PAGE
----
Each of these options are fraught with pitfalls. The 2015 presidential race is the battle for the soul of Nigeria. It is a complex situation; General Obasanjo miscalculated with Jonathan big time! Where do we lean! We are boxed in left, right, and center with a set of options that are just plain bad. Everything about Jonathan and his history of opportunism disguised as good luck would suggest that he would much rather go down with Nigeria unless the national players begins to plan altruistically.
It is in this light that we must view Obasanjo’s letter. He took to letter writing out of the biting need to get Nigeria out of the dilemma he imposed on us when he picked the duo of Yar’Adua/Jonathan. Obasanjo’s letter faced two contradictions.
The first was between the strong incentive to publicize Mr. Jonathan’s egregious violations of his oath of office. The second was between the level of outrage it will elicit that would have a chance of producing useful strategic results and that is politically tolerable. Even among those of us who disapproves of Mr. Jonathan and demand his ouster from the political landscape, the pressure to rid the country of Mr. Jonathan is exceeded by pressure not to fracture Nigeria’s unity and for fear of entanglement that can breed war. The responsible choice for Nigeria must be one that does not make things worse.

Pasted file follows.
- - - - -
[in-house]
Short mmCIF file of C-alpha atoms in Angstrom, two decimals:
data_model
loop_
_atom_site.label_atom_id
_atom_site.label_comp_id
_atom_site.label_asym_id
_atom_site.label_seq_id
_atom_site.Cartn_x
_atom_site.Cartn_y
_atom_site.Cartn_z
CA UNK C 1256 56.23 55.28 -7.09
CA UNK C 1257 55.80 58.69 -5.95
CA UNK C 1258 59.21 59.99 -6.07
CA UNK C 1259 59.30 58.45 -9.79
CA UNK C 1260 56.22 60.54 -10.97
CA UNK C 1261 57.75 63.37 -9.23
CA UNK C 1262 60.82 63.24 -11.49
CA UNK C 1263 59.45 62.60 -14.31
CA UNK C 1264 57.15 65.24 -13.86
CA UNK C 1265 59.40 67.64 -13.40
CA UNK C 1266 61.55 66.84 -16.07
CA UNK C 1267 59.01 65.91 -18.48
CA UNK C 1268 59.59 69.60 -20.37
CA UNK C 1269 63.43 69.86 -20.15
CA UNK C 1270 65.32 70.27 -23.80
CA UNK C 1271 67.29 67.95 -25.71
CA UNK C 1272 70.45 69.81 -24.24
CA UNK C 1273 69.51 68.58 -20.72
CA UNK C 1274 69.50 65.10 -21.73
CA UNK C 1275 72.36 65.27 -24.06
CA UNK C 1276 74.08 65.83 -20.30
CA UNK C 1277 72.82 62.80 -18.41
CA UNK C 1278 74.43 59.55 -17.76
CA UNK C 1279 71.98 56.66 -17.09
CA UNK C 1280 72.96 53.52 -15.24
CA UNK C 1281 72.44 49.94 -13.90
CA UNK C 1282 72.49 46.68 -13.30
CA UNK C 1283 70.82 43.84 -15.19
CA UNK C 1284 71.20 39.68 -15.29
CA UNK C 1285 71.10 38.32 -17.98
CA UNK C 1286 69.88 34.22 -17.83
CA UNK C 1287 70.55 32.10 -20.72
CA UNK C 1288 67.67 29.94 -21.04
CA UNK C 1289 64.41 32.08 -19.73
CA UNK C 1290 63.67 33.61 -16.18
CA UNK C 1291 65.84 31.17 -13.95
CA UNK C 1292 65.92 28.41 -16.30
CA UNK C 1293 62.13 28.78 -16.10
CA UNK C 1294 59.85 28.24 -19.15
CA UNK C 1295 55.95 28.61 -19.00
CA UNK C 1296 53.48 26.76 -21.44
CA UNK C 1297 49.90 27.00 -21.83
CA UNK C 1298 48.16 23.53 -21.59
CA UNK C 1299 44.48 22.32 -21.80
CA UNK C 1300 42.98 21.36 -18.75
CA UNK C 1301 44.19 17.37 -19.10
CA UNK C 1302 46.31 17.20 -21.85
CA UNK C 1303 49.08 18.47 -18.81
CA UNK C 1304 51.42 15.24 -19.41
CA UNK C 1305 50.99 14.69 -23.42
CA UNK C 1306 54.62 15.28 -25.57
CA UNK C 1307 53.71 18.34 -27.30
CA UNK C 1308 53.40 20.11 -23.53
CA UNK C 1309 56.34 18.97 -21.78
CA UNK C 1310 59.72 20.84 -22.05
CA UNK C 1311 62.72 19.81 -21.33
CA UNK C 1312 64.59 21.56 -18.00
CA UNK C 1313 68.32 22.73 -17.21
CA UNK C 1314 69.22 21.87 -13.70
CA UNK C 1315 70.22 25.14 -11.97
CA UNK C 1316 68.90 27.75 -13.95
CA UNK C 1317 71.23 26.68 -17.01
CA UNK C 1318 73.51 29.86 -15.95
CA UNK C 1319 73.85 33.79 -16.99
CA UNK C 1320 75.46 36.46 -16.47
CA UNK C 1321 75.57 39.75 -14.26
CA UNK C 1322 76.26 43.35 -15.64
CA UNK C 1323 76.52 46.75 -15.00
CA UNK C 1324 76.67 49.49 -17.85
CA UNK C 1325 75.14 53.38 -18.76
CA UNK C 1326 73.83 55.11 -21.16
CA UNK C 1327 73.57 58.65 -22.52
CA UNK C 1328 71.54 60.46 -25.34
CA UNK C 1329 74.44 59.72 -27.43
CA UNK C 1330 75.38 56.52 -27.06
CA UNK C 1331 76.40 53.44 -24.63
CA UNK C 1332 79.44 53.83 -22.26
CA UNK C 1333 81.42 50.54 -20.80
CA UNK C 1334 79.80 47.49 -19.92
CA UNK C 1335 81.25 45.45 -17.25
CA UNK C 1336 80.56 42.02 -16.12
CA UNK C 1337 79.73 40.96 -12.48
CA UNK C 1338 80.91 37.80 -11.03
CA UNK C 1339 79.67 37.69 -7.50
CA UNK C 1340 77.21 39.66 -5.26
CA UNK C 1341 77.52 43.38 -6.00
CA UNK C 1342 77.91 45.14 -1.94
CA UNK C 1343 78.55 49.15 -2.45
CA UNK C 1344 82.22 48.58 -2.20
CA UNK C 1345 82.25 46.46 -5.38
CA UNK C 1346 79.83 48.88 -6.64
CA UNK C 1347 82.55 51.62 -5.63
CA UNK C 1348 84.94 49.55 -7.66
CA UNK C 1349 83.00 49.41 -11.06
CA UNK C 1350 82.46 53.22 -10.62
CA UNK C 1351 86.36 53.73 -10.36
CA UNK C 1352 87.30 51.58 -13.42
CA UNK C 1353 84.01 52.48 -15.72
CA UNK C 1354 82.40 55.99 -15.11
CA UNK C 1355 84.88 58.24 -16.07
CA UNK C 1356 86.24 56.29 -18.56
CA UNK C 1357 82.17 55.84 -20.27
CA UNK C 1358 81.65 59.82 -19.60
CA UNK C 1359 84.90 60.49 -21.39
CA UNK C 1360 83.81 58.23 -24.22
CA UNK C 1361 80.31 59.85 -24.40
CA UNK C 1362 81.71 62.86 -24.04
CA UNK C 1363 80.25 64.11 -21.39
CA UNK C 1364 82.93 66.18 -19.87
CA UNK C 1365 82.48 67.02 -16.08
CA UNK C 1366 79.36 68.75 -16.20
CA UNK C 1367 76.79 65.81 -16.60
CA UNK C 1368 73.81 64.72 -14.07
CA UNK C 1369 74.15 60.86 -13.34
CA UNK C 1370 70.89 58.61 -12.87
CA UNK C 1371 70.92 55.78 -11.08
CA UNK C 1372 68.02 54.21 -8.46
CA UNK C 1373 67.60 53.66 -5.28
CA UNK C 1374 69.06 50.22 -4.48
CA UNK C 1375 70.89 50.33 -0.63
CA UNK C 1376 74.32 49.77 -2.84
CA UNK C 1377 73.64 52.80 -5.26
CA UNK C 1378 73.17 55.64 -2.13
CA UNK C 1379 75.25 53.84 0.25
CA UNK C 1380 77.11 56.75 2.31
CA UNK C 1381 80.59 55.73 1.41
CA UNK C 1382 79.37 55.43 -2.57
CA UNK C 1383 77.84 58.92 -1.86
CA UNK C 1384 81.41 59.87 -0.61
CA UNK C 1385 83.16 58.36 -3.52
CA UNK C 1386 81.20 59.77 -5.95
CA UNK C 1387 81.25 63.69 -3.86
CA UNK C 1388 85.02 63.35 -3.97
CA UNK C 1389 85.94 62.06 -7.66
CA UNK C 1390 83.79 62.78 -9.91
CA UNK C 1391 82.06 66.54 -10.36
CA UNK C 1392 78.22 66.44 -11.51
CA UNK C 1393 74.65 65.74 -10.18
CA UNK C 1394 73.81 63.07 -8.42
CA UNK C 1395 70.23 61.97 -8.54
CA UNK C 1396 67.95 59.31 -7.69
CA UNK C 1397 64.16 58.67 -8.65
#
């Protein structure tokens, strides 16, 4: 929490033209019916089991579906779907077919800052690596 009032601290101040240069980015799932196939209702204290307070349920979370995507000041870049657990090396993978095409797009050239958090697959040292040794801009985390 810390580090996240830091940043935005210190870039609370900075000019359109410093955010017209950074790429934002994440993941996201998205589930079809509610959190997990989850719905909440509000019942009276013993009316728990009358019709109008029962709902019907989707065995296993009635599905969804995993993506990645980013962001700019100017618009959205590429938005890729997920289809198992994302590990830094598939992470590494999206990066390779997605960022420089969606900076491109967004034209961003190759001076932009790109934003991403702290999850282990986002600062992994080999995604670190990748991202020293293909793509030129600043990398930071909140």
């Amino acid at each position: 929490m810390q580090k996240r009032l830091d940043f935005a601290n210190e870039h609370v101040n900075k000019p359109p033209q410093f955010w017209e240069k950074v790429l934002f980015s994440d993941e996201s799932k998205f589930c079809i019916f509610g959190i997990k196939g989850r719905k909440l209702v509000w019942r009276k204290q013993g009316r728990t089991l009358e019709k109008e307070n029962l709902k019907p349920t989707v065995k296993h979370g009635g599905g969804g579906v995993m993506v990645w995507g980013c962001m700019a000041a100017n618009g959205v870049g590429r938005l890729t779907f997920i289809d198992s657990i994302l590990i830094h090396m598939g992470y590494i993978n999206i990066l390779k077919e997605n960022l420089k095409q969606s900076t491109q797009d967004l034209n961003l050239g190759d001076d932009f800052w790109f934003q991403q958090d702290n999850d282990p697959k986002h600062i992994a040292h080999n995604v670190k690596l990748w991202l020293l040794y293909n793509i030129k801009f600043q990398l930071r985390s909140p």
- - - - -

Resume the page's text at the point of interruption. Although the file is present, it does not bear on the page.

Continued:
Our dilemma at this point mirrors the timeless words of Carl von Clausewitz, “A short jump is certainly easier than a long one: but no one wanting to get across a wide ditch would begin by jumping half-way.” In 2015, we will have to make a choice among unsatisfactory options. Our duty is to determine the least bad way out. Nigeria’s situation is much like jumping halfway across Clausewitz’s ditch. It requires Solomonic wisdom, in this case we have to split the baby. Whatever choice we make, it will be politically logical but strategically unwise. The nations’ political logjam is both understandable and tragic. Obasanjo did us in! He was shortsighted and he knows it now.
Email: olufunmilayo @ gmail.com